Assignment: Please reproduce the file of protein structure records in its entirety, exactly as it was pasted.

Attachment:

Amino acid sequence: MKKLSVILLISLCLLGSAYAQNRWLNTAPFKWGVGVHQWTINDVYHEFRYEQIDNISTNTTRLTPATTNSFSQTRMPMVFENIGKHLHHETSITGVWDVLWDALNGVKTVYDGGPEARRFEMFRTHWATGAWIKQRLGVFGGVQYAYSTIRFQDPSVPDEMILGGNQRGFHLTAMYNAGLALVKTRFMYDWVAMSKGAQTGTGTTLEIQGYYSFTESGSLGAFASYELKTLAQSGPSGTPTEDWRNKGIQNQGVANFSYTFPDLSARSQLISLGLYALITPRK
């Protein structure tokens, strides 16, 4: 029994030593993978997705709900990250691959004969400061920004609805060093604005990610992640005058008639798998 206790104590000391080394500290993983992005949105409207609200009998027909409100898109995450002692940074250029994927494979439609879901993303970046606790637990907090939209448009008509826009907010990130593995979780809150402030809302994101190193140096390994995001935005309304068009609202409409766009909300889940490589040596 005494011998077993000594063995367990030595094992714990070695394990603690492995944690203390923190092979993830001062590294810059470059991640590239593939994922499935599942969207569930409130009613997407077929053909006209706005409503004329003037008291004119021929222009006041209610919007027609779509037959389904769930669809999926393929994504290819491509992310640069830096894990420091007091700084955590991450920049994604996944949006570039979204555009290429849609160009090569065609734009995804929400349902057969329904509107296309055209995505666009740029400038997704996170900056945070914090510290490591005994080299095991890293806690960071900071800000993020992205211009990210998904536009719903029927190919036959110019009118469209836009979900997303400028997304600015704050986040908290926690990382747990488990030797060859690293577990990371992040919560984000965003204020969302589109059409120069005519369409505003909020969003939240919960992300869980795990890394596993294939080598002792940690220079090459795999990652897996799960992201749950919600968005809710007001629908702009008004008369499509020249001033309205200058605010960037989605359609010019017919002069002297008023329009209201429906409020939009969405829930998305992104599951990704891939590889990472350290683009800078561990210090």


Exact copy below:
Amino acid sequence: MKKLSVILLISLCLLGSAYAQNRWLNTAPFKWGVGVHQWTINDVYHEFRYEQIDNISTNTTRLTPATTNSFSQTRMPMVFENIGKHLHHETSITGVWDVLWDALNGVKTVYDGGPEARRFEMFRTHWATGAWIKQRLGVFGGVQYAYSTIRFQDPSVPDEMILGGNQRGFHLTAMYNAGLALVKTRFMYDWVAMSKGAQTGTGTTLEIQGYYSFTESGSLGAFASYELKTLAQSGPSGTPTEDWRNKGIQNQGVANFSYTFPDLSARSQLISLGLYALITPRK
């Protein structure tokens, strides 16, 4: 029994030593993978997705709900990250691959004969400061920004609805060093604005990610992640005058008639798998 206790104590000391080394500290993983992005949105409207609200009998027909409100898109995450002692940074250029994927494979439609879901993303970046606790637990907090939209448009008509826009907010990130593995979780809150402030809302994101190193140096390994995001935005309304068009609202409409766009909300889940490589040596 005494011998077993000594063995367990030595094992714990070695394990603690492995944690203390923190092979993830001062590294810059470059991640590239593939994922499935599942969207569930409130009613997407077929053909006209706005409503004329003037008291004119021929222009006041209610919007027609779509037959389904769930669809999926393929994504290819491509992310640069830096894990420091007091700084955590991450920049994604996944949006570039979204555009290429849609160009090569065609734009995804929400349902057969329904509107296309055209995505666009740029400038997704996170900056945070914090510290490591005994080299095991890293806690960071900071800000993020992205211009990210998904536009719903029927190919036959110019009118469209836009979900997303400028997304600015704050986040908290926690990382747990488990030797060859690293577990990371992040919560984000965003204020969302589109059409120069005519369409505003909020969003939240919960992300869980795990890394596993294939080598002792940690220079090459795999990652897996799960992201749950919600968005809710007001629908702009008004008369499509020249001033309205200058605010960037989605359609010019017919002069002297008023329009209201429906409020939009969405829930998305992104599951990704891939590889990472350290683009800078561990210090």